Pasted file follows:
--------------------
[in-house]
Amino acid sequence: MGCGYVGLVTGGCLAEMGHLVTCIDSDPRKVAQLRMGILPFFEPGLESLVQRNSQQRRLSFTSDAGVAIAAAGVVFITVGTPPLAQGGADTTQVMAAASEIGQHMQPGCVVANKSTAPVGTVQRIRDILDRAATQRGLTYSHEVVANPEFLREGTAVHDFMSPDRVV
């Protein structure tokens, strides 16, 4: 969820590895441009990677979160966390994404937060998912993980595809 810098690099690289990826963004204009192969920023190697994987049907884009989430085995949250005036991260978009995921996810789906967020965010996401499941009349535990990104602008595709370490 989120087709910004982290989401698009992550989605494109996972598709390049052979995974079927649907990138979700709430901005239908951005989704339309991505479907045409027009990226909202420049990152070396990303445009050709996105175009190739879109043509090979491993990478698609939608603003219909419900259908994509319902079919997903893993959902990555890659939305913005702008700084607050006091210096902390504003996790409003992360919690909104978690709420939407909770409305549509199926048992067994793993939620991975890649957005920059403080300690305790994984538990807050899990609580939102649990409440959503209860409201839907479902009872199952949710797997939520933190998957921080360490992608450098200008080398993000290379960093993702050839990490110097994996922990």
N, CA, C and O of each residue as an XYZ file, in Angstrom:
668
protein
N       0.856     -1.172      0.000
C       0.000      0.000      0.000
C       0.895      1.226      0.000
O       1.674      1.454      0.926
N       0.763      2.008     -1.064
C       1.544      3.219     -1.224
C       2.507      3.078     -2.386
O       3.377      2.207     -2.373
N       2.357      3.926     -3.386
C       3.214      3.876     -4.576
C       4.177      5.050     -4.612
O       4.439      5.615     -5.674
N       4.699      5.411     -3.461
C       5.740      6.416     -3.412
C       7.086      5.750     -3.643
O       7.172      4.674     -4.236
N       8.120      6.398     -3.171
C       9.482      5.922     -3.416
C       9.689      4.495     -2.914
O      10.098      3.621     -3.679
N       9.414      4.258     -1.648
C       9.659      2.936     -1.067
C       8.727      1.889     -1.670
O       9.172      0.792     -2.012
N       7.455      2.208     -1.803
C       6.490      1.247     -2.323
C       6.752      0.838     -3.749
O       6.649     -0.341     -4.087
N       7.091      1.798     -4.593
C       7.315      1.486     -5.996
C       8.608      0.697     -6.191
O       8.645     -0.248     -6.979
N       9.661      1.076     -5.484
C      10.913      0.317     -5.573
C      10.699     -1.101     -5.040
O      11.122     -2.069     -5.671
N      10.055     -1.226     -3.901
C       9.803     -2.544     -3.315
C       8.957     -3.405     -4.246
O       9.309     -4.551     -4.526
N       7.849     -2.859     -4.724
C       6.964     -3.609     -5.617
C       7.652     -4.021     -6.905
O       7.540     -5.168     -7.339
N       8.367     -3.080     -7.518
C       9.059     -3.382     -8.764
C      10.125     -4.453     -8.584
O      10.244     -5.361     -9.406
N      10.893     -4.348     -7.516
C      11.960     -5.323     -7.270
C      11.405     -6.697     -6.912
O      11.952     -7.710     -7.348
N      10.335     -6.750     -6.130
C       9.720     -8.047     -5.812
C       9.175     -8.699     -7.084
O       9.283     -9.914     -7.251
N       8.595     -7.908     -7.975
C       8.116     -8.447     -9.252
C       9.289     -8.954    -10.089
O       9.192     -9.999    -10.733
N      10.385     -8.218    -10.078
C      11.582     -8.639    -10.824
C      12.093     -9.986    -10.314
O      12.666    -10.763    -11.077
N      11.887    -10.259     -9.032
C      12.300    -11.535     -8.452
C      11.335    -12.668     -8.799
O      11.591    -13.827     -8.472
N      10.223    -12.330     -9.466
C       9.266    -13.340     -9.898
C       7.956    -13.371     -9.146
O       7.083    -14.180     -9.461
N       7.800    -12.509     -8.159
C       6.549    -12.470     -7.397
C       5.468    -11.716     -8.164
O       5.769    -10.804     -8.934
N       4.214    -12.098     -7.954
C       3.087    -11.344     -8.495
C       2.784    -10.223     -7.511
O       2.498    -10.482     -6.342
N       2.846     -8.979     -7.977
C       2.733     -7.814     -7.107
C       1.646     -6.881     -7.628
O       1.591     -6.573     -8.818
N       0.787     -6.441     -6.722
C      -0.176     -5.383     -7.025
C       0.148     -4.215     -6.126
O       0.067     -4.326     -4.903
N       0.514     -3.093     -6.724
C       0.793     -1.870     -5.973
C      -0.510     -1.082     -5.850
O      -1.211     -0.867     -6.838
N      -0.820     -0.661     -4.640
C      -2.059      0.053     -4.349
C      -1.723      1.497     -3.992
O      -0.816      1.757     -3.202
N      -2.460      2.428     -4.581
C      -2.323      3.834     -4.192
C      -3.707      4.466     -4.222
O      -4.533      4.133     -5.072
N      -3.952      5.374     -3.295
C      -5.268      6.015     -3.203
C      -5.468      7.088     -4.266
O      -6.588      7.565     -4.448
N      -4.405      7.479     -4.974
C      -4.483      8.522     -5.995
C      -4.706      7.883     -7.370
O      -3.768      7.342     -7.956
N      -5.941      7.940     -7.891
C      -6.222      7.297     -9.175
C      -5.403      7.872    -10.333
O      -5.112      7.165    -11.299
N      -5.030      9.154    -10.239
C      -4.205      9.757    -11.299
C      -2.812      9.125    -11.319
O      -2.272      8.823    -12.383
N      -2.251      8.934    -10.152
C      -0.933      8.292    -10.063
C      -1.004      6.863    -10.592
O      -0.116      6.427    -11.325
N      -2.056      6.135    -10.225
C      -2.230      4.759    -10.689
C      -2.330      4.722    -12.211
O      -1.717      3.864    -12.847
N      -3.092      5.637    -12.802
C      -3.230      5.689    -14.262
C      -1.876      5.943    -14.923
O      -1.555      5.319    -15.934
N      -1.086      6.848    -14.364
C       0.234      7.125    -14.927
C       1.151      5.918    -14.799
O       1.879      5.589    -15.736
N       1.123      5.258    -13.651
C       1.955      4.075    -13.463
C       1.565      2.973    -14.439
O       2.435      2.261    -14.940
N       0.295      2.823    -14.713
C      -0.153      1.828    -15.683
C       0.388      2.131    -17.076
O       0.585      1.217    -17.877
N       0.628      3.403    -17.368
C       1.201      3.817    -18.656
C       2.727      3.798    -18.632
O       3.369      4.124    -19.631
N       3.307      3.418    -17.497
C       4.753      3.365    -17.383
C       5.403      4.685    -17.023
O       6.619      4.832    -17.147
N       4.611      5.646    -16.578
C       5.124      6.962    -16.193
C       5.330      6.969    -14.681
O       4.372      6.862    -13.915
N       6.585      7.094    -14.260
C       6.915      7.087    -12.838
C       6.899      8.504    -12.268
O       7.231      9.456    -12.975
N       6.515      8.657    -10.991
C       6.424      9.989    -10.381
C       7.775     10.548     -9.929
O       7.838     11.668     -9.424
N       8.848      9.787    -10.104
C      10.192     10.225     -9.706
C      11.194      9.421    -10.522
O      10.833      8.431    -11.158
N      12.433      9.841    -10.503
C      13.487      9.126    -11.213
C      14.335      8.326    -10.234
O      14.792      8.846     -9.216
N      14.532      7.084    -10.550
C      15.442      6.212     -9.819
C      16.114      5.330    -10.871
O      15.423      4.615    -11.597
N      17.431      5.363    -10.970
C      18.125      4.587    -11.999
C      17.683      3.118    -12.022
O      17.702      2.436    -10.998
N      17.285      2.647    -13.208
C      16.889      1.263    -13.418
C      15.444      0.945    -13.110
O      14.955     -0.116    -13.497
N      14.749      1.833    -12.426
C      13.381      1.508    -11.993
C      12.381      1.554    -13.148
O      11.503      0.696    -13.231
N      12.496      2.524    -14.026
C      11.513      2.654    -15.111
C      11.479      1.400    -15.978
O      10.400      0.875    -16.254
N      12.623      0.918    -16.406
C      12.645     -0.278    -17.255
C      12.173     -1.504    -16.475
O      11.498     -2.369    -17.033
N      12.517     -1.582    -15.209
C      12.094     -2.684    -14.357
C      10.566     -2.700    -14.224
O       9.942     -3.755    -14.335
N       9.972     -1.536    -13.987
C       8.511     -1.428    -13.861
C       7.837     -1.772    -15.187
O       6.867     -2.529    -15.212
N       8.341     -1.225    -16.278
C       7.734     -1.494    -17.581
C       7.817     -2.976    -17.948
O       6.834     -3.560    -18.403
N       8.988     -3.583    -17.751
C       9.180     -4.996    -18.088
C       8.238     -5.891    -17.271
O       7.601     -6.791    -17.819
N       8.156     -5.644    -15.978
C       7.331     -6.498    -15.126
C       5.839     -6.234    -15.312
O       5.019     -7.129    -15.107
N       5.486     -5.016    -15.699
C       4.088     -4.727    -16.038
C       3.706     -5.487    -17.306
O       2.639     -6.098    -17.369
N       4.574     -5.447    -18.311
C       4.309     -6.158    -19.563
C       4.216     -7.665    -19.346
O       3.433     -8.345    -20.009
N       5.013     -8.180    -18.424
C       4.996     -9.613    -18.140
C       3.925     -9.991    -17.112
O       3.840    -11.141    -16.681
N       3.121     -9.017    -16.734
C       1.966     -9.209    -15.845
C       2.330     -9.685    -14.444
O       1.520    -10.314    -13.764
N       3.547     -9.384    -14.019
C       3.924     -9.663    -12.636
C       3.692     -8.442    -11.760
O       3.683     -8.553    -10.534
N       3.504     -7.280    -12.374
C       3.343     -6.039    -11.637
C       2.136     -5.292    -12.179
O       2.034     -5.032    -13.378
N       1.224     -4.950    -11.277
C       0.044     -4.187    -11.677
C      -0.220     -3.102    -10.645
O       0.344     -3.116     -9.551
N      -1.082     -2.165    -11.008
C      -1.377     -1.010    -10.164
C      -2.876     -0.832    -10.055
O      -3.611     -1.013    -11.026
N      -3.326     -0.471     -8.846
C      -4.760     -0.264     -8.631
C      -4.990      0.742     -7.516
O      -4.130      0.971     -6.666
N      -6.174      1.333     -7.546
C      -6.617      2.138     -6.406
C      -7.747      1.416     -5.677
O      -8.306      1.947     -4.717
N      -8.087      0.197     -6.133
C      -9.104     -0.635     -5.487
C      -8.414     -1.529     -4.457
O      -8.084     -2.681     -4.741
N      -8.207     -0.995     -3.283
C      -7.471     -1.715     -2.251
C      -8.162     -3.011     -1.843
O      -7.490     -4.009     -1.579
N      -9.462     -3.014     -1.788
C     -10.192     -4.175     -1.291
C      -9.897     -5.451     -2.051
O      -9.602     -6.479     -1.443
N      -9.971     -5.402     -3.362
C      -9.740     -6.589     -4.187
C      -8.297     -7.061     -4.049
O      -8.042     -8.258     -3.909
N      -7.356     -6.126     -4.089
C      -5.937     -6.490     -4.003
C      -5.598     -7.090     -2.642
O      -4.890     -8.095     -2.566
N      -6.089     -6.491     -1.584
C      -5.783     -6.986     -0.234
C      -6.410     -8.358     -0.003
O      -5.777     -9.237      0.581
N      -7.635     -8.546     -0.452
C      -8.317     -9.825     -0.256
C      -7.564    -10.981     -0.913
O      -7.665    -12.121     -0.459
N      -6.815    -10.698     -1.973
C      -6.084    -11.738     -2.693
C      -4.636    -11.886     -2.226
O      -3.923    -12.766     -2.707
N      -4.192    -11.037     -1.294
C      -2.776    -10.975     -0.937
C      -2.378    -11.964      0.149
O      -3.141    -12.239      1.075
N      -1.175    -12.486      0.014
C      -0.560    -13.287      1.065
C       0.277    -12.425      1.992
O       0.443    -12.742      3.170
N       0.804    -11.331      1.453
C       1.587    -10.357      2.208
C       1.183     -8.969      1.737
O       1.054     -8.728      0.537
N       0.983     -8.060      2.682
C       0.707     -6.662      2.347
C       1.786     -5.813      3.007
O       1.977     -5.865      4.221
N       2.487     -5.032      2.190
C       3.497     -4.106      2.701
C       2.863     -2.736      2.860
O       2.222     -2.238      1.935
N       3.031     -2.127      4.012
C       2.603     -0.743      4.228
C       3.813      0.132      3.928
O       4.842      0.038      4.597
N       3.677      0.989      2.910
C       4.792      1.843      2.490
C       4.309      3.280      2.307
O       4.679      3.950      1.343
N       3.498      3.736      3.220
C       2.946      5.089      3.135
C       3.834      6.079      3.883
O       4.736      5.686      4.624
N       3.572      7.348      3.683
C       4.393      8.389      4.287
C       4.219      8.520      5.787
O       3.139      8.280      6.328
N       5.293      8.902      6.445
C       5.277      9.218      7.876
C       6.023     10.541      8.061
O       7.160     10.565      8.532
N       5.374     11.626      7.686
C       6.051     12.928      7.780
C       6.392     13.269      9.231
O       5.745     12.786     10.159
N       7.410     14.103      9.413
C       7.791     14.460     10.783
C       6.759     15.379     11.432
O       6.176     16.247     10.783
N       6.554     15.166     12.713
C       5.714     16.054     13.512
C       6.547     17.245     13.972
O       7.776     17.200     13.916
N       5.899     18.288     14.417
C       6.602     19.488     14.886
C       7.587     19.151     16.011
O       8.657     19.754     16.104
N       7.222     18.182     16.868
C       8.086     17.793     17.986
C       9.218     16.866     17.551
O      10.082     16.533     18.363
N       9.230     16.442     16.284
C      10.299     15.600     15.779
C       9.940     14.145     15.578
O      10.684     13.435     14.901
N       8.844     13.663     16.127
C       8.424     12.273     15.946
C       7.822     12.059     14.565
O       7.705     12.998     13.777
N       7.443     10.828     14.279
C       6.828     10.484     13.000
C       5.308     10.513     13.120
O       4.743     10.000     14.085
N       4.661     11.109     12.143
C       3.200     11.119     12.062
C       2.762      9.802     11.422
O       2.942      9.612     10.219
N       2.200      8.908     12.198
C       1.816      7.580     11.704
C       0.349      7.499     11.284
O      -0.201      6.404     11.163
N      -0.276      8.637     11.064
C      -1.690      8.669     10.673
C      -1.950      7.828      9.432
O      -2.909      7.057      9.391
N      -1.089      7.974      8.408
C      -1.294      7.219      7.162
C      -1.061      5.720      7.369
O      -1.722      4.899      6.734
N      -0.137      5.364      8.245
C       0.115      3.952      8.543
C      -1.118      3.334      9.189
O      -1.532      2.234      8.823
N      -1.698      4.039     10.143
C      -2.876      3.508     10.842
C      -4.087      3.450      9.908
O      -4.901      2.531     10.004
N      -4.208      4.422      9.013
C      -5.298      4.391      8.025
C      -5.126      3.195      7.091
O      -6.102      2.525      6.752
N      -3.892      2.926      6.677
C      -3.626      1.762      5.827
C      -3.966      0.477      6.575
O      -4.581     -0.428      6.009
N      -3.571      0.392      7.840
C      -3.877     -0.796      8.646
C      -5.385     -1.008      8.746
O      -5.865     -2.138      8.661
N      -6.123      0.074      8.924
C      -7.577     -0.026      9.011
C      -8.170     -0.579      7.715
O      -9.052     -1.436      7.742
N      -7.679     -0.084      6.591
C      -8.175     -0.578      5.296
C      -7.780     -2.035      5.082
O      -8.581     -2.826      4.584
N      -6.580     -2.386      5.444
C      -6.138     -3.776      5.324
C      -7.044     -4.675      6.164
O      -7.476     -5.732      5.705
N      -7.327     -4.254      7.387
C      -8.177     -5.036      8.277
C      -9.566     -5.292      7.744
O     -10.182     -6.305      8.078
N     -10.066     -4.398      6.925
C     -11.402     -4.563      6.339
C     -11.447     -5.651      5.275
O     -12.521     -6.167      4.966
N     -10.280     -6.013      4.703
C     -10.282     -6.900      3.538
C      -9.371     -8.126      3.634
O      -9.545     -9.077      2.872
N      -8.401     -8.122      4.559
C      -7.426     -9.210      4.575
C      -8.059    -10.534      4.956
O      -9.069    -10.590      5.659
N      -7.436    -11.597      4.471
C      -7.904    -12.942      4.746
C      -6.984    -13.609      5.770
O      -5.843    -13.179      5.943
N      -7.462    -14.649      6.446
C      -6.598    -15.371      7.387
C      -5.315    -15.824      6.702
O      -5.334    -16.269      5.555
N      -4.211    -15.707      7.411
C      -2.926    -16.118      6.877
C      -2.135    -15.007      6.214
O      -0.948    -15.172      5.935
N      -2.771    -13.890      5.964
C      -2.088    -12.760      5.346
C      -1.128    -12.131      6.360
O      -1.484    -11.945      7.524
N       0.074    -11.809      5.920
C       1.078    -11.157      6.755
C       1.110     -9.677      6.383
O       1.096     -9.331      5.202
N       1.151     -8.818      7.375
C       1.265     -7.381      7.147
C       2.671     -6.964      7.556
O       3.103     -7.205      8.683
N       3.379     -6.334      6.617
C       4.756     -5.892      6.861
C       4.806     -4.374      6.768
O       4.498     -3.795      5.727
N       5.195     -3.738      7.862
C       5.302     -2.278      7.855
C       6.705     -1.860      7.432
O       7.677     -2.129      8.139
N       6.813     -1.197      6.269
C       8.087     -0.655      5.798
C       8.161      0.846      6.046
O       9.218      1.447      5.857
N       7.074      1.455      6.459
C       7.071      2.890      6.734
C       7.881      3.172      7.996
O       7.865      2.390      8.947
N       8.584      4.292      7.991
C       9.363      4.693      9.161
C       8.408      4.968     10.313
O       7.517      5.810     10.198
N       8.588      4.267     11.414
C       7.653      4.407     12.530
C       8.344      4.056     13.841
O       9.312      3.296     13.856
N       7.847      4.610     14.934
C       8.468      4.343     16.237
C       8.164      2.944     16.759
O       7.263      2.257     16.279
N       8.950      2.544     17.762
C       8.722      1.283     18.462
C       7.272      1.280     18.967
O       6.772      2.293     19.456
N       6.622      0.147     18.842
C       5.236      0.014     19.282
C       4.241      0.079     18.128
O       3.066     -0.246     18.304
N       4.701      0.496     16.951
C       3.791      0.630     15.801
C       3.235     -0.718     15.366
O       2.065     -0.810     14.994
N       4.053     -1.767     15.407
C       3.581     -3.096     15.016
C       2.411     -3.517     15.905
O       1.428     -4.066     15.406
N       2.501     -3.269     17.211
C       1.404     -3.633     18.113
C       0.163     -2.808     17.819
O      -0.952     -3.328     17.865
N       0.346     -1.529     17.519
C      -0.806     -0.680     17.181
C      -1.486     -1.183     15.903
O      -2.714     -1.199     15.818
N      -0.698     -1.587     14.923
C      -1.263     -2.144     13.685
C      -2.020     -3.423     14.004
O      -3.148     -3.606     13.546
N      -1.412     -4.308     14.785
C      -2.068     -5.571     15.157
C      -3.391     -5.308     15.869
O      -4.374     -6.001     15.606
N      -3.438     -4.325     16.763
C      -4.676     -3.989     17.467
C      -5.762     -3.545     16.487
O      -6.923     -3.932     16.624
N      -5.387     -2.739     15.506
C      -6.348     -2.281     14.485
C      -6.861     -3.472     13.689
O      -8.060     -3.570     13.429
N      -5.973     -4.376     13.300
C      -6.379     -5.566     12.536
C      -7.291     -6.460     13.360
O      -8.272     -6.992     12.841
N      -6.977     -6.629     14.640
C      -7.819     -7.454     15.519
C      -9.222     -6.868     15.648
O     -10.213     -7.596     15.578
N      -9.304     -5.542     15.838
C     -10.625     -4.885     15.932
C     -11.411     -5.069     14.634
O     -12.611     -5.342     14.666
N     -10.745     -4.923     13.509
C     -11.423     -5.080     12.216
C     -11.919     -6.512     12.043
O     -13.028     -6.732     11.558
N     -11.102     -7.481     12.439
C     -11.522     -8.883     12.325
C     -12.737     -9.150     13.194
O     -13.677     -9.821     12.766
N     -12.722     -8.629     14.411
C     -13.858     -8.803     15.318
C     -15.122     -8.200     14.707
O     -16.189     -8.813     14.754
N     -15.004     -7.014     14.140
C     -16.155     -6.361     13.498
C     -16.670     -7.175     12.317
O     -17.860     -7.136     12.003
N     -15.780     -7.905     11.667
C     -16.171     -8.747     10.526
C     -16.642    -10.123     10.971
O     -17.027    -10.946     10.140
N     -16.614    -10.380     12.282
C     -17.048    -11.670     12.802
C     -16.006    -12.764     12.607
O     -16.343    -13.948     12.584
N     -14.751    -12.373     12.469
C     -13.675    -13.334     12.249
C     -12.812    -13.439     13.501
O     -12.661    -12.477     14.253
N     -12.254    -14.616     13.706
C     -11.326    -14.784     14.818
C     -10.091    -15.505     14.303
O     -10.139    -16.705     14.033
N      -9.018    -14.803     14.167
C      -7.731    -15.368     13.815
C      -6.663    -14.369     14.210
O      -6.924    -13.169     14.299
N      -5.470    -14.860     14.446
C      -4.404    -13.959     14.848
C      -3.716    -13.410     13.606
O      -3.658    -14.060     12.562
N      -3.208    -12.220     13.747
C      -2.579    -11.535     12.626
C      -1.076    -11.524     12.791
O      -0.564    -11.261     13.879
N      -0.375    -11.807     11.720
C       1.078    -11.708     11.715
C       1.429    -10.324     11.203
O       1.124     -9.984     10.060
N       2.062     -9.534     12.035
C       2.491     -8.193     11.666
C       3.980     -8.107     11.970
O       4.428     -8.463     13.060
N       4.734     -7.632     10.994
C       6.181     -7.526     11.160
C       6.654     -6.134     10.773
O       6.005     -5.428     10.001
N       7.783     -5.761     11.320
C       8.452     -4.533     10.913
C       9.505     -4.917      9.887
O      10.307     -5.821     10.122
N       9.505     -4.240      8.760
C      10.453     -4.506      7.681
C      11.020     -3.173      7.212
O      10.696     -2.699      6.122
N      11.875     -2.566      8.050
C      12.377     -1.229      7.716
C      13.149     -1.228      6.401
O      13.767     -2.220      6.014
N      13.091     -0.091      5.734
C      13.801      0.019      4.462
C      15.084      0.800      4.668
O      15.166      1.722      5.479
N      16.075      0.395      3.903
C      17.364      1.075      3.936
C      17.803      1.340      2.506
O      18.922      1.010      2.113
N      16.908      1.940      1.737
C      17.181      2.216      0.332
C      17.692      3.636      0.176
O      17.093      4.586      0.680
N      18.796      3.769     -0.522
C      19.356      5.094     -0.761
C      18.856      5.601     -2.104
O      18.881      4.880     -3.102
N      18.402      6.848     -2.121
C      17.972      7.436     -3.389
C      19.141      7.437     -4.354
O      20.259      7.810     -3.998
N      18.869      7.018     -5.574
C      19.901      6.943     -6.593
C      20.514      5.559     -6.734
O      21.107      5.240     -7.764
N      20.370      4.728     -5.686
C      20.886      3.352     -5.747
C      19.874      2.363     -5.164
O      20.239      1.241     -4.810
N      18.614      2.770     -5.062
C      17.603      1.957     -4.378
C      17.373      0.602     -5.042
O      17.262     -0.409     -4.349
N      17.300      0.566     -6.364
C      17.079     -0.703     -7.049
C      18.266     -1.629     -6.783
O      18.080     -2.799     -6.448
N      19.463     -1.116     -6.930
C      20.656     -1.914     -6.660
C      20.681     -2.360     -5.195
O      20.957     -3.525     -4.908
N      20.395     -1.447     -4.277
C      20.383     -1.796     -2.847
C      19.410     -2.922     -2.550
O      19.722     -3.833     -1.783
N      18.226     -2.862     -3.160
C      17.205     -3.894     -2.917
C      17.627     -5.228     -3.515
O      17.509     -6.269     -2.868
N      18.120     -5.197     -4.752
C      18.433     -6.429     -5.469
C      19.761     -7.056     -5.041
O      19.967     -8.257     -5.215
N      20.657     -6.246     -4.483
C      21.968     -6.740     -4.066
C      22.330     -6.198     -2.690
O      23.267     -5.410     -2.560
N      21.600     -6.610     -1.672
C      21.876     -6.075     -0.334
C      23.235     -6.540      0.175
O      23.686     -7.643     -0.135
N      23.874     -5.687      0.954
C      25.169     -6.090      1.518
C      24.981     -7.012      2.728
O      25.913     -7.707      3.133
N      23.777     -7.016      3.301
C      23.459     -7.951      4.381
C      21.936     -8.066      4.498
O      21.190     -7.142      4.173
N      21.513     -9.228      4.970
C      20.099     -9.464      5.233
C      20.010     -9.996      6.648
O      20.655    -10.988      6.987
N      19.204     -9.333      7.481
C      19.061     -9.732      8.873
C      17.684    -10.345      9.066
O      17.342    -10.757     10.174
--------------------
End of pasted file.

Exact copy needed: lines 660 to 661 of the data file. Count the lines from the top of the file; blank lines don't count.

C      25.169     -6.090      1.518
C      24.981     -7.012      2.728